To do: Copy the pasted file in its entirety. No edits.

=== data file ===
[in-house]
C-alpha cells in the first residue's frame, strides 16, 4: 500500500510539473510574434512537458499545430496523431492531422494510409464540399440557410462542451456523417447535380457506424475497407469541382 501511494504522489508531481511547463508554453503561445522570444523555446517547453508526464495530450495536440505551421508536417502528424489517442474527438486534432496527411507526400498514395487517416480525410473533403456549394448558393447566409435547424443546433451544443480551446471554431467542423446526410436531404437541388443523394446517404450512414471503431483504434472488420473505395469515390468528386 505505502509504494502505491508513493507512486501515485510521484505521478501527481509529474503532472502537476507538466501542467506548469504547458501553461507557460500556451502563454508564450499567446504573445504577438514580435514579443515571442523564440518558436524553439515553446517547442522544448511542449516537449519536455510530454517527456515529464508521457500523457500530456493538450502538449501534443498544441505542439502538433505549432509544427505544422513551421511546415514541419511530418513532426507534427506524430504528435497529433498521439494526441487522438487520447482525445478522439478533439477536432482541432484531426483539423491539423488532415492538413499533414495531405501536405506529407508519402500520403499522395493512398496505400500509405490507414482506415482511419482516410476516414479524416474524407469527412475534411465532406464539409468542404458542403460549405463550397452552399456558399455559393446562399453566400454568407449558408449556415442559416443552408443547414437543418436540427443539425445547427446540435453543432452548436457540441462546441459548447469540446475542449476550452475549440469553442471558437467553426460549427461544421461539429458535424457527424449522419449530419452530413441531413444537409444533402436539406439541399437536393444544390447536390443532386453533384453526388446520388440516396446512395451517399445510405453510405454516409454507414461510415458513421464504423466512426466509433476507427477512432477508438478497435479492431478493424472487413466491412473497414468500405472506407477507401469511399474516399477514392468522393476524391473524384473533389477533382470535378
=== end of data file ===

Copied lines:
[in-house]
C-alpha cells in the first residue's frame, strides 16, 4: 500500500510539473510574434512537458499545430496523431492531422494510409464540399440557410462542451456523417447535380457506424475497407469541382 501511494504522489508531481511547463508554453503561445522570444523555446517547453508526464495530450495536440505551421508536417502528424489517442474527438486534432496527411507526400498514395487517416480525410473533403456549394448558393447566409435547424443546433451544443480551446471554431467542423446526410436531404437541388443523394446517404450512414471503431483504434472488420473505395469515390468528386 505505502509504494502505491508513493507512486501515485510521484505521478501527481509529474503532472502537476507538466501542467506548469504547458501553461507557460500556451502563454508564450499567446504573445504577438514580435514579443515571442523564440518558436524553439515553446517547442522544448511542449516537449519536455510530454517527456515529464508521457500523457500530456493538450502538449501534443498544441505542439502538433505549432509544427505544422513551421511546415514541419511530418513532426507534427506524430504528435497529433498521439494526441487522438487520447482525445478522439478533439477536432482541432484531426483539423491539423488532415492538413499533414495531405501536405506529407508519402500520403499522395493512398496505400500509405490507414482506415482511419482516410476516414479524416474524407469527412475534411465532406464539409468542404458542403460549405463550397452552399456558399455559393446562399453566400454568407449558408449556415442559416443552408443547414437543418436540427443539425445547427446540435453543432452548436457540441462546441459548447469540446475542449476550452475549440469553442471558437467553426460549427461544421461539429458535424457527424449522419449530419452530413441531413444537409444533402436539406439541399437536393444544390447536390443532386453533384453526388446520388440516396446512395451517399445510405453510405454516409454507414461510415458513421464504423466512426466509433476507427477512432477508438478497435479492431478493424472487413466491412473497414468500405472506407477507401469511399474516399477514392468522393476524391473524384473533389477533382470535378